Critics of electronic-voting machines called on the U.S. government to require a voting paper trail, but e-voting machine vendors disagreed on whether vote result printouts are needed, at a hearing before the U.S. Election Assistance Commission Wednesday.
Outside the Washington, D.C., hearing, a representative of the American Association of People with Disabilities (AAPD) interrupted a press conference staged by groups questioning the security of electronic voting.
Members of TrueMajority.org and other groups waved signs saying “Show my vote counted” and “Computer ate Dady’s (sic) vote” and called for a verified paper trail, but Jim Dixon, vice-president of the AAPD, said he was able to vote without assistance for the first time this year because of an e-voting machine. Dixon, who is blind, said he’s had poll workers in the past question who he wanted to vote for and tell him they were too busy to help him get through the whole ballot.
“A secret ballot delayed is a secret ballot denied,” Dixon said, after taking over the lectern at the TrueMajority.org press conference.
But speakers from TrueMajority.org and some computer scientists at the commission hearing said e-voting machine vendors are basically asking the U.S. public to trust that their machines are secure and work correctly.The commission, created by the U.S. Congress in the Help America Vote Act of 2002, has responsibility for administering voluntary elections guidelines and for testing and certifying election equipment.
The U.S. government should demand all e-voting machines used in the November election issue printouts that voters can check and that election officials can use in recounts, said Avi Rubin, a computer science professor at Johns Hopkins University in Baltimore, Md., and co-author of a February paper critiquing the security of Diebold Inc.’s e-voting machines. “There’s no way to publicly count the vote. The counting is going on inside the computer.”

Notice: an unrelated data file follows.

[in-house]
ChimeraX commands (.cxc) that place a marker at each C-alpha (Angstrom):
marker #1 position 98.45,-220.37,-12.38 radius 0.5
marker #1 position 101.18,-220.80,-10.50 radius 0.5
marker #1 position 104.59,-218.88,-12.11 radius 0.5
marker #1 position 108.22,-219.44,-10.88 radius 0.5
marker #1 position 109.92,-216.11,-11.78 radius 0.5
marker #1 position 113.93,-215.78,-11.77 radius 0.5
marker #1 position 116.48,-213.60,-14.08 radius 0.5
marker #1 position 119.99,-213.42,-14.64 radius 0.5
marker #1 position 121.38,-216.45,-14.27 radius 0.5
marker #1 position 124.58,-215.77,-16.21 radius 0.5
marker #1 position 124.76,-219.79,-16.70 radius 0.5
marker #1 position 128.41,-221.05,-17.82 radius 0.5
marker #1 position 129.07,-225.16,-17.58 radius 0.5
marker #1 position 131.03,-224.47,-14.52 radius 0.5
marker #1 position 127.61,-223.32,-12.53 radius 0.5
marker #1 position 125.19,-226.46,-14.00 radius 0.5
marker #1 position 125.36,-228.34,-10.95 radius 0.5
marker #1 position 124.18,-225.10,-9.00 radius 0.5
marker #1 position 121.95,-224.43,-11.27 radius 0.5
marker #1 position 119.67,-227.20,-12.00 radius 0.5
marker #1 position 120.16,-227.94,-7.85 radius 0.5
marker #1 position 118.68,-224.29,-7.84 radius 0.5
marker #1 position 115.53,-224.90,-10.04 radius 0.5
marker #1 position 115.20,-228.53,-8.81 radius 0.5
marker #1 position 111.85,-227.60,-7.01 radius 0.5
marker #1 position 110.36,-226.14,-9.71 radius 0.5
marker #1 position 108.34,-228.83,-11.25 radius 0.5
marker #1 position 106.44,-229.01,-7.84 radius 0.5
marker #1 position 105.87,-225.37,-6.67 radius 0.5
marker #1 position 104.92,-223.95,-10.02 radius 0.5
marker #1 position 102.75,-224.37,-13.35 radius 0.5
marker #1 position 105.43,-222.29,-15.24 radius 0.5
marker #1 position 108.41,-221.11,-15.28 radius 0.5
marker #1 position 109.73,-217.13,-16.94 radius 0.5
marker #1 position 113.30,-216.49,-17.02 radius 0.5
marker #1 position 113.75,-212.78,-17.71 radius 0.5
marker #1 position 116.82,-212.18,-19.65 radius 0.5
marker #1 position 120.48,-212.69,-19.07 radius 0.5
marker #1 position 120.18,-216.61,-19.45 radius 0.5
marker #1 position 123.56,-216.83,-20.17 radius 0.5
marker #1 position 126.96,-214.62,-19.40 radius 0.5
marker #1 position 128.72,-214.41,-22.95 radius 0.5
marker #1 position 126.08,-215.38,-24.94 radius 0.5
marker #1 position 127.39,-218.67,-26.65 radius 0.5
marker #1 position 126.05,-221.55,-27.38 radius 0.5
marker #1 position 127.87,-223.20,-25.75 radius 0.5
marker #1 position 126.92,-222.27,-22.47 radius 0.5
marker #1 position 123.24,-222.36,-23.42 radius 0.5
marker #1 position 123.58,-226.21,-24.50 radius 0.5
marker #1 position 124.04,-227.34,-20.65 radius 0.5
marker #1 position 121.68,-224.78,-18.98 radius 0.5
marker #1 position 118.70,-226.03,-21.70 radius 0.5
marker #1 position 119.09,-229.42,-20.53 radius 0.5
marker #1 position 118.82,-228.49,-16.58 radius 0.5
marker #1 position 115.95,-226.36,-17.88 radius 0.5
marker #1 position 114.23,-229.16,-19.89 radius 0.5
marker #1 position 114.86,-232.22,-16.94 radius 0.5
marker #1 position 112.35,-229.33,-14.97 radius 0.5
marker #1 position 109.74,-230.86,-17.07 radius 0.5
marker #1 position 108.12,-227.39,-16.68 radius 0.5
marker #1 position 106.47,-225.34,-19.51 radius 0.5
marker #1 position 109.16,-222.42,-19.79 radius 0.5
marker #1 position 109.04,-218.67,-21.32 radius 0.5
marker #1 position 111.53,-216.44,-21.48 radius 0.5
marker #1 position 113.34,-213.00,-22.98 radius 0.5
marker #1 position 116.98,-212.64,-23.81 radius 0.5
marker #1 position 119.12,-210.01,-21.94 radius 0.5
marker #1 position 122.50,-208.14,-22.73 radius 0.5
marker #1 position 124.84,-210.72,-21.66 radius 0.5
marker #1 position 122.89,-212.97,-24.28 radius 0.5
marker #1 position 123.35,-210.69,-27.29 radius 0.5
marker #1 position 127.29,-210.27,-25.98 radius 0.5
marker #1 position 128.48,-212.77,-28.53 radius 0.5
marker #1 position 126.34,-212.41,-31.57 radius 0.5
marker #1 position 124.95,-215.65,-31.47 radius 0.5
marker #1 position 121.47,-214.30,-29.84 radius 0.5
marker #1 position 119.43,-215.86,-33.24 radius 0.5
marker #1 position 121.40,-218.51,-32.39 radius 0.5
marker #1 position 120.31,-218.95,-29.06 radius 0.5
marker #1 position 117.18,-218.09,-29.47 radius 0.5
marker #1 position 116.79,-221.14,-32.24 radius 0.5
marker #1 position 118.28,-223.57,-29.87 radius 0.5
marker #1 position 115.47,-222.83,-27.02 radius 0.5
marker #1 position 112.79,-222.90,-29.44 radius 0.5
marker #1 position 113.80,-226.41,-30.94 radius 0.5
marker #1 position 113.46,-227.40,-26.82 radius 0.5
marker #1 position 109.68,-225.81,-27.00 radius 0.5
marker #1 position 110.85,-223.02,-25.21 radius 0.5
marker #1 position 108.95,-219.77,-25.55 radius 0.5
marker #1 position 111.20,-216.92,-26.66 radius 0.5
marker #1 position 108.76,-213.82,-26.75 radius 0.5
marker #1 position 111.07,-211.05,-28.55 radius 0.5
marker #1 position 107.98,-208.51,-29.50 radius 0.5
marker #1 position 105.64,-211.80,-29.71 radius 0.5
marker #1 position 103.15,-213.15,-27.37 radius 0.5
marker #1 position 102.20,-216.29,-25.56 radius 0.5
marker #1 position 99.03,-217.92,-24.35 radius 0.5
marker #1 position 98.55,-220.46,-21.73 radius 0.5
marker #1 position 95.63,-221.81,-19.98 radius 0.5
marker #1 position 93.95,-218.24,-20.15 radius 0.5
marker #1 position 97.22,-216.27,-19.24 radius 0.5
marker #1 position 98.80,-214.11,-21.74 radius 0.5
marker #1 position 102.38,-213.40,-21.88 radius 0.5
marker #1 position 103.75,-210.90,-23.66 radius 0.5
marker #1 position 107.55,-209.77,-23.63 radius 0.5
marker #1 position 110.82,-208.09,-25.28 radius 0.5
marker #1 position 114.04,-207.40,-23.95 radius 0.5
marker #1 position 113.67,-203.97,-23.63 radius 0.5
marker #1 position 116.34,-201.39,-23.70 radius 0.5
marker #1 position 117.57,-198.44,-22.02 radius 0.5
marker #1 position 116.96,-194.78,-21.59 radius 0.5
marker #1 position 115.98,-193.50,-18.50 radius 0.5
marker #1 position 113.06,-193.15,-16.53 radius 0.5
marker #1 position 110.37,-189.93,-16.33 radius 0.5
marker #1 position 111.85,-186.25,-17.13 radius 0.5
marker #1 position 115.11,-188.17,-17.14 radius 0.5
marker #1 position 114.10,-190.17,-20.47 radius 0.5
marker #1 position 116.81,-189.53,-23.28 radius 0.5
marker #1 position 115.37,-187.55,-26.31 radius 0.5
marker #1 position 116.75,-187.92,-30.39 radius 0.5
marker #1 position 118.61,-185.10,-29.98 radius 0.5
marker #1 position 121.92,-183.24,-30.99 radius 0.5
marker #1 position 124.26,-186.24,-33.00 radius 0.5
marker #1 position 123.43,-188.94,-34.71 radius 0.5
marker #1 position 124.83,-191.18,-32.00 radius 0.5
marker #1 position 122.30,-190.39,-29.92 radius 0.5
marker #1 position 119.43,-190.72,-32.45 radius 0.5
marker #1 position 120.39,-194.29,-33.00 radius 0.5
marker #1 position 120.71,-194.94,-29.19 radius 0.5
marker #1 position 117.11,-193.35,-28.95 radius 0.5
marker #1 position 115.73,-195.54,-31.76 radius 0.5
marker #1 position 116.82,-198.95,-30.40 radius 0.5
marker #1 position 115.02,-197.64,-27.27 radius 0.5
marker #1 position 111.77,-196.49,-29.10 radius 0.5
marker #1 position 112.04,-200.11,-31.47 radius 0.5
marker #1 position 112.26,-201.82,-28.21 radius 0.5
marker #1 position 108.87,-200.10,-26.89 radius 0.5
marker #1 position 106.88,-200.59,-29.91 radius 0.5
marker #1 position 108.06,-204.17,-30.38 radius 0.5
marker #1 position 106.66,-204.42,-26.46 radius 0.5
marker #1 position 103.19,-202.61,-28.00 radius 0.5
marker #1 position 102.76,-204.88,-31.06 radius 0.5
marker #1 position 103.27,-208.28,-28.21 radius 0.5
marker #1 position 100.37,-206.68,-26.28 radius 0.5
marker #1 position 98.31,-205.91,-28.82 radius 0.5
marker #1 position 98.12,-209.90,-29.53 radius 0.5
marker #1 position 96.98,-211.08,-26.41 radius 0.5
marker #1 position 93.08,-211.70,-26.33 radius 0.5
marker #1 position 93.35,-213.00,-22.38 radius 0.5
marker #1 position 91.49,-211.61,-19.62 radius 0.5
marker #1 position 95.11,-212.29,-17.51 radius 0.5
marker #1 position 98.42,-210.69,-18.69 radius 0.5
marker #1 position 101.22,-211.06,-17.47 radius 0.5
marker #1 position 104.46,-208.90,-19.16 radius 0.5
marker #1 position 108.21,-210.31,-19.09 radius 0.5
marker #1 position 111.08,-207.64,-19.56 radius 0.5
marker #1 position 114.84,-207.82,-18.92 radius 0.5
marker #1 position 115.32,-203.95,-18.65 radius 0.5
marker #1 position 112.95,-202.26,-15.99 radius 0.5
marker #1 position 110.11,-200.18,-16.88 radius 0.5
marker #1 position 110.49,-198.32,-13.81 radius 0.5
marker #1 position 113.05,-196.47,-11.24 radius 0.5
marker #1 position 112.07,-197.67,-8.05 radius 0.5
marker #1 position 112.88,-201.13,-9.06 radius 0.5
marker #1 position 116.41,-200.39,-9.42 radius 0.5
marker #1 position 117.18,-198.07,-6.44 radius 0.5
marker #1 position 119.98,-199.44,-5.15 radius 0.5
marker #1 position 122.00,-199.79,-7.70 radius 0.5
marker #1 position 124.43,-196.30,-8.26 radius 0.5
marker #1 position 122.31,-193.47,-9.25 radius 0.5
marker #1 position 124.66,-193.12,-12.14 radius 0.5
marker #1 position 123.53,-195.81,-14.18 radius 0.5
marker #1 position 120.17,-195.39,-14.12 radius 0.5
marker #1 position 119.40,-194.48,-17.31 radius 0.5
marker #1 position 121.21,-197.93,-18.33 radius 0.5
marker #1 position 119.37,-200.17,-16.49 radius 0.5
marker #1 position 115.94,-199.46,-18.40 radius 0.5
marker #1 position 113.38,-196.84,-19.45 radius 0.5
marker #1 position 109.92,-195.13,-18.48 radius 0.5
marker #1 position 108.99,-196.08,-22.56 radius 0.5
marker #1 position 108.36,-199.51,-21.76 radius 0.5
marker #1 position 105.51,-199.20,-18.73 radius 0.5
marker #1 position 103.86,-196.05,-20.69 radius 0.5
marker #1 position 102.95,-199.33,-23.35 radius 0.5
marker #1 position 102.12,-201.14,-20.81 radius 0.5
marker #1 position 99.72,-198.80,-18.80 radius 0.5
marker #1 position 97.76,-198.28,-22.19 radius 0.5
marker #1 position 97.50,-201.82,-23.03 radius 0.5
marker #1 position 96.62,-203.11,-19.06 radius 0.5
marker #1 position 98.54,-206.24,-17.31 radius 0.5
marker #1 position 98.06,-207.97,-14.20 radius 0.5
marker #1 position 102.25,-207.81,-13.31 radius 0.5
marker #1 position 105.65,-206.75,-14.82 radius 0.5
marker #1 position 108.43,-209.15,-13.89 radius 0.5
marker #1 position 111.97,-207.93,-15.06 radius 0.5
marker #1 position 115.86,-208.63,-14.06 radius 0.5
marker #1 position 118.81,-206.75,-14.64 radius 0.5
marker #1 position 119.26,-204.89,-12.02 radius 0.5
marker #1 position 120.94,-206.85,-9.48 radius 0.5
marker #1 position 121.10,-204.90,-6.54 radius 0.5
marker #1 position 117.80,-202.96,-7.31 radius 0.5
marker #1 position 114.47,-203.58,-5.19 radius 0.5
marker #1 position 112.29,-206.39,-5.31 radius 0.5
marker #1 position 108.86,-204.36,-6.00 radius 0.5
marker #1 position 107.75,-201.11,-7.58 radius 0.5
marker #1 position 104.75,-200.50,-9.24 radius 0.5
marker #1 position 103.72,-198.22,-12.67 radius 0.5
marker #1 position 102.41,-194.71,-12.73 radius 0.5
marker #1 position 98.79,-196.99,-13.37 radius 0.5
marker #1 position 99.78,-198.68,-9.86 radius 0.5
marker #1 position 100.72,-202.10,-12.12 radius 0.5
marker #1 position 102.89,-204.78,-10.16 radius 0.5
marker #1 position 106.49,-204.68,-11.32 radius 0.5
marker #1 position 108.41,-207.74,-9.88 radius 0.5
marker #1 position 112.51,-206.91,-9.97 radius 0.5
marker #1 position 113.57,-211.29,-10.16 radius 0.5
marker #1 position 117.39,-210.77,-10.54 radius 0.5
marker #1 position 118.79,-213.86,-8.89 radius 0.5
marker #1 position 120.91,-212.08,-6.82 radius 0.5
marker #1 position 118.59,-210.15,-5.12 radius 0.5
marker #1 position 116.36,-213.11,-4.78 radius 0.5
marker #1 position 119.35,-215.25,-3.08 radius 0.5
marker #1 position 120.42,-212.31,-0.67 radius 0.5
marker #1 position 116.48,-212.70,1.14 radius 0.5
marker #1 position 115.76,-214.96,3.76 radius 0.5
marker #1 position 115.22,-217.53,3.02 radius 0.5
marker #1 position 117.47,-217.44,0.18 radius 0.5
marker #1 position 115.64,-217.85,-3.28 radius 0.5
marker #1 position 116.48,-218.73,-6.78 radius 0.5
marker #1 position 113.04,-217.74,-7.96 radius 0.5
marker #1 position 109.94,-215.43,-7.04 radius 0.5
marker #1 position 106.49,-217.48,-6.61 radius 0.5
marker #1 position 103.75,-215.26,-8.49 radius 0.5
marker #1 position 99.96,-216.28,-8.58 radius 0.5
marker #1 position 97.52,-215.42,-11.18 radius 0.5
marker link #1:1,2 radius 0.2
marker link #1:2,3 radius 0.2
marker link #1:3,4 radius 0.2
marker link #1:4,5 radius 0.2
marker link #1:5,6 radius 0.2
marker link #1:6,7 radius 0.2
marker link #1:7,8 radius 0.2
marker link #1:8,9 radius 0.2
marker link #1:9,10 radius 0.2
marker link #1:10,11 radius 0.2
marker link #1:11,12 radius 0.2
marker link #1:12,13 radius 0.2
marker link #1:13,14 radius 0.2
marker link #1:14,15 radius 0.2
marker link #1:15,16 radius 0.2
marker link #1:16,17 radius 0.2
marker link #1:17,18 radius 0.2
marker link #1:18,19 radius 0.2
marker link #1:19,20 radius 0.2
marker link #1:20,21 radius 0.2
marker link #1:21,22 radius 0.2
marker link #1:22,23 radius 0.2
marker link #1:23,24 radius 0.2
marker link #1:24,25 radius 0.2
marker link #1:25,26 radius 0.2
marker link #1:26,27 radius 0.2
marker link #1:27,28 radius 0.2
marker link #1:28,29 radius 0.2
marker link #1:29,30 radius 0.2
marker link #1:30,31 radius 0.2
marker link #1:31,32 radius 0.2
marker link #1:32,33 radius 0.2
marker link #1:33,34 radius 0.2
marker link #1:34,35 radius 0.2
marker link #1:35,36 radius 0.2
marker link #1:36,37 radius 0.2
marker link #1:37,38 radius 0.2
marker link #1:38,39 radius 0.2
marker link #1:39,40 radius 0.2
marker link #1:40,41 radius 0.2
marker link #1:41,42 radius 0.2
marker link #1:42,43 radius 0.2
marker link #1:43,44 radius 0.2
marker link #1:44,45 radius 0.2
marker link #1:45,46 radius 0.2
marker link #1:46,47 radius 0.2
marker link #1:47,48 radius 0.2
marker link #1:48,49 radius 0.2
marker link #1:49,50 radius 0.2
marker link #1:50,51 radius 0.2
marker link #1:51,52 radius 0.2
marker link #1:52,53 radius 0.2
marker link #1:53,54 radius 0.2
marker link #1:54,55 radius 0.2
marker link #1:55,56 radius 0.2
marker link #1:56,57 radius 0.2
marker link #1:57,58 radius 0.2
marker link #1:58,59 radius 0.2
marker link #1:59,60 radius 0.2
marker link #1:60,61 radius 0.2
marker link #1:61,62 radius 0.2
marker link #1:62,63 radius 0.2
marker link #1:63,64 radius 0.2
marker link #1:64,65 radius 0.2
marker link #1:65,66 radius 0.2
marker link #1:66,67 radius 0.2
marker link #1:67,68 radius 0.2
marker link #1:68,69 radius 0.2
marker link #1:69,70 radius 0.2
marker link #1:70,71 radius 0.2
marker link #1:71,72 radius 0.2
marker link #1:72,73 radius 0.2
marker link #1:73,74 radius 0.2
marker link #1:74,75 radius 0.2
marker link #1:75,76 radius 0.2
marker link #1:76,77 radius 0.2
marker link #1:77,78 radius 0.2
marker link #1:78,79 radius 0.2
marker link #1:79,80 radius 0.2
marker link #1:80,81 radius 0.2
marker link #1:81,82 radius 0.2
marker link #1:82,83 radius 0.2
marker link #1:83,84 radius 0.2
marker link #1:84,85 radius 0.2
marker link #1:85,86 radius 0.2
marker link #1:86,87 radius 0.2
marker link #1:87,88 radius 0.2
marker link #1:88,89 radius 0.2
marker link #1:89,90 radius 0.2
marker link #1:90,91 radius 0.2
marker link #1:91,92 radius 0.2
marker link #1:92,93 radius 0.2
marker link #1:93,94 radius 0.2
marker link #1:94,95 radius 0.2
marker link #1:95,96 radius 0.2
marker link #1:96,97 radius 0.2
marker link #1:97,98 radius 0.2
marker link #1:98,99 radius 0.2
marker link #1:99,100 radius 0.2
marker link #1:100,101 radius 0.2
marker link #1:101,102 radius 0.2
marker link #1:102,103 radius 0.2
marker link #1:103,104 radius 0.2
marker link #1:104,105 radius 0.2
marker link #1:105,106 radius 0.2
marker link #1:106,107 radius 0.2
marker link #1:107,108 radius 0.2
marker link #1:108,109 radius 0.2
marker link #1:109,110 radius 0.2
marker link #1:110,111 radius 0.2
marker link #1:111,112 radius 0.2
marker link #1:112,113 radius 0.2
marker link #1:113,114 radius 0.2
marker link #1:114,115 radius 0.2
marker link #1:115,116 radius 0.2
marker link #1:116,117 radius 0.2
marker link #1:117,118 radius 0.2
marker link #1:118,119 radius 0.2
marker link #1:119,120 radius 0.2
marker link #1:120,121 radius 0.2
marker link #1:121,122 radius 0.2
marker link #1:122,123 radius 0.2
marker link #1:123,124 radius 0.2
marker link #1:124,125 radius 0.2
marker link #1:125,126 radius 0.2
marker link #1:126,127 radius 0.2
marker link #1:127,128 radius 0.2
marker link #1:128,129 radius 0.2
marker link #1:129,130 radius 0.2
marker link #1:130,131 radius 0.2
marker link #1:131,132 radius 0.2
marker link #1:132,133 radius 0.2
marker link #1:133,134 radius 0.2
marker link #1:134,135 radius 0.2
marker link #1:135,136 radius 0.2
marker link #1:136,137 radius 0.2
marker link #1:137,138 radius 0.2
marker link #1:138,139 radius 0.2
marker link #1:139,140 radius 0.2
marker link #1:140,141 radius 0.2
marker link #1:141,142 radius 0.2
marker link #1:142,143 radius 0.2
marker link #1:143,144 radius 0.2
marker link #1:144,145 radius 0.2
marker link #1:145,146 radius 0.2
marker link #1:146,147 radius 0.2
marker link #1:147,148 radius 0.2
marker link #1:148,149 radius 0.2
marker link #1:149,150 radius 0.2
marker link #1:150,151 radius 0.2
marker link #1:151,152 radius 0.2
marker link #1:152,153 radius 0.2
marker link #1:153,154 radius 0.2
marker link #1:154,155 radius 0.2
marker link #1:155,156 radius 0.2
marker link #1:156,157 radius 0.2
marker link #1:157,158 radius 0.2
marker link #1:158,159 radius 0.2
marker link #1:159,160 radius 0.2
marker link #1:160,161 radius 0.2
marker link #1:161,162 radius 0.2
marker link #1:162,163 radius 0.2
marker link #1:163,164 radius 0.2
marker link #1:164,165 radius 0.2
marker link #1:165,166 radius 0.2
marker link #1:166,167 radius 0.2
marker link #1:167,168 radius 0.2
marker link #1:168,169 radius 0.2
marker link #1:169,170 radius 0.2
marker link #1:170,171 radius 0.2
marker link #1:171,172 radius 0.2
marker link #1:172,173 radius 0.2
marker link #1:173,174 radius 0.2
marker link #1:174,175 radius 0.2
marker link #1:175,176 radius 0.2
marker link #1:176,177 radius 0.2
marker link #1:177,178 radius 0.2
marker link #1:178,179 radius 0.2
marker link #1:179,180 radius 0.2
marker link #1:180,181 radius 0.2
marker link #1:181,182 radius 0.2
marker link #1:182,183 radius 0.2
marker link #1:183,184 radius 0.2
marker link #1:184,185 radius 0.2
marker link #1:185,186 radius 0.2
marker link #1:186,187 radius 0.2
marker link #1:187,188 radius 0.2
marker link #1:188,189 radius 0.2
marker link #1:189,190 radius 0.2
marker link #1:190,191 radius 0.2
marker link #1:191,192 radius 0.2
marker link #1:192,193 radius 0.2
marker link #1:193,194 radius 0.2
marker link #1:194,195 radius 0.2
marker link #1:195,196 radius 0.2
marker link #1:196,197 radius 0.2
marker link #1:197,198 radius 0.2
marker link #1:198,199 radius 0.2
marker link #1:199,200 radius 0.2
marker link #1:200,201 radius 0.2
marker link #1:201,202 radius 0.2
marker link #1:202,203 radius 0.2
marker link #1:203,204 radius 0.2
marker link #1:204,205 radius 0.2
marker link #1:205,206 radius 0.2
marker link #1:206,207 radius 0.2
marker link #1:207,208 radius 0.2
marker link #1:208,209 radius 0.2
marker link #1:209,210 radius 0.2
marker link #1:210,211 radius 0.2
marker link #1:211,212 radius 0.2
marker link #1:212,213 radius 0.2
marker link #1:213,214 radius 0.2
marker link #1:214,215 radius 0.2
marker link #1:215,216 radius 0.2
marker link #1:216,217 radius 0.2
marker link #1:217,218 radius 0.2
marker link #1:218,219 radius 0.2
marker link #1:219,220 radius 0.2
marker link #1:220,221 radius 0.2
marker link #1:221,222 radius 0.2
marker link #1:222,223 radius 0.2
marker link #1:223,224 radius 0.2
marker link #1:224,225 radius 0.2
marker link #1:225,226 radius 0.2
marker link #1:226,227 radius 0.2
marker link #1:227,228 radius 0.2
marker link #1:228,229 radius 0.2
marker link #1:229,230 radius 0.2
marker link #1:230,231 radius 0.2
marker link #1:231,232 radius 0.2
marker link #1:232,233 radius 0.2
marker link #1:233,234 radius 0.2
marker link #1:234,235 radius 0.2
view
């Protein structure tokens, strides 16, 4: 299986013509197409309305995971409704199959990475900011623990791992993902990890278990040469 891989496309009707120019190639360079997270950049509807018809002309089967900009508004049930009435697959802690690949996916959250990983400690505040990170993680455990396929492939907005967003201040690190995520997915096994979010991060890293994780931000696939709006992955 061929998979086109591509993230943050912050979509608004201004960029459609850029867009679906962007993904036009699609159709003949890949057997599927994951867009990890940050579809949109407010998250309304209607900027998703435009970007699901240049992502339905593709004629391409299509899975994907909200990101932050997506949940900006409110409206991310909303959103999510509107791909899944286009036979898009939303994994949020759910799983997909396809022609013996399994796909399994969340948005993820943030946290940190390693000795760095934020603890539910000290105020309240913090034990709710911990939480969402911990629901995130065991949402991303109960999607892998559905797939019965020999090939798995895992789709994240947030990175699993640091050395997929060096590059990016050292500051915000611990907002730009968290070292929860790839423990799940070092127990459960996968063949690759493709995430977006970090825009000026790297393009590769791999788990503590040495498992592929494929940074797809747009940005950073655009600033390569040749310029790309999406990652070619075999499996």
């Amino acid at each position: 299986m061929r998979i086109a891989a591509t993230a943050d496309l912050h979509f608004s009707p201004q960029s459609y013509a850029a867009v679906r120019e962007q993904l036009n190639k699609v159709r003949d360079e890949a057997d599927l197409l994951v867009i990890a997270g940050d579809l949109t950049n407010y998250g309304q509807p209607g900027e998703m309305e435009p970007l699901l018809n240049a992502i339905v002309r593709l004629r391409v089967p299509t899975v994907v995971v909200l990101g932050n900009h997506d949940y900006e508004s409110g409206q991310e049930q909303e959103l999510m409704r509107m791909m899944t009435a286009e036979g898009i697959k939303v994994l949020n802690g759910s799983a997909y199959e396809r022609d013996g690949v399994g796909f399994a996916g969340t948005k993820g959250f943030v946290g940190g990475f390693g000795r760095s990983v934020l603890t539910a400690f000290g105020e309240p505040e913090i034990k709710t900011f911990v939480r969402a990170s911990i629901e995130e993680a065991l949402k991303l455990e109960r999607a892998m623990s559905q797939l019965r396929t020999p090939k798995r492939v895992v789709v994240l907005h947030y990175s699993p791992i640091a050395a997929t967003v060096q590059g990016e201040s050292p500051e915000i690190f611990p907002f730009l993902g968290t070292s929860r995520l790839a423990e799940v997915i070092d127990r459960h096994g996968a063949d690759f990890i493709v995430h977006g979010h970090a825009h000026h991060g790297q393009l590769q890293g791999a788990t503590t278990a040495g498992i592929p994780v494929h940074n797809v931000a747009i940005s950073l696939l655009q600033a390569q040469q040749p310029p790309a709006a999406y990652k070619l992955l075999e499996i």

Representatives of e-voting machine vendors disagreed on whether the U.S. government should require a verified paper trail. Kevin Chung, chief executive officer of Avante International Technology Inc., agreed with calls for voter-verified printouts, but representatives of Election Systems & Software Inc. and Sequoia Voting Systems questioned the need for paper backups.
Printouts would “clearly add cost and complexity” to an already complex process, said William Welsh II, a board member of Election Systems & Software. Welsh and Britain Williams, a professor emeritus of computer science at Kennesaw State University in Georgia, said it would be impossible for states to purchase and test printing machines before November’s presidential election. The shift to a verified paper trail could take four to six years, but that shouldn’t stop states from using e-voting machines, Williams said.
“In the short term, we’re going to have to dance with the one who brought us,” he said.
For this year’s election, Williams instead recommended the commission consider a e-voting computer code library, that could be checked against code used in machines in the field to prevent tampering. He also recommended extensive training on e-voting machines for some poll workers.
E-voting machine vendors told the commission their products have greatly reduced undervoting and overvoting, the problems that plagued Florida in the 2000 presidential election, and they’ve seen no evidence of security problems in their machines. E-voting machines make voting more accessible to people with all kinds of disabilities, to the elderly and to people who can’t read or speak English, said Mark Radke, director of marketing for Diebold Election Systems.
Diebold has encountered no security problems in the 55,600 machines installed in Georgia and Maryland, Radke said. “That’s proof of performance that’s highly irrefutable,” he said.
But Rubin and others questioned if that record will hold up. “What troubles me is the irregularities we’ve never heard about … that we’ll never hear about,” said Representative Rush Holt, a New Jersey Democrat who has sponsored legislation to require a paper copies with e-voting machines. Diebold’s Radke and the other vendors faced pointed questions from commission chairman DeForest Soaries. Soaries questioned a January Diebold press release saying the company’s e-voting system in Maryland was eight times more accurate than other types of balloting. “When you talk about accuracy, you haven’t taken into account the possibility of tampering?” Soaries asked.
Diebold did not consider tampering, Radke answered. “But we think it’s secure,” he added.
Soaries questioned what Diebold has learned from criticism it received after its chief executive officer, Wally O’Dell, sent out fund-raising letters for the Republican in Ohio. O’Dell has stopped fund-raising efforts for Republicans, Radke said. “You have no idea how many lessons we’ve learned,” Radke said.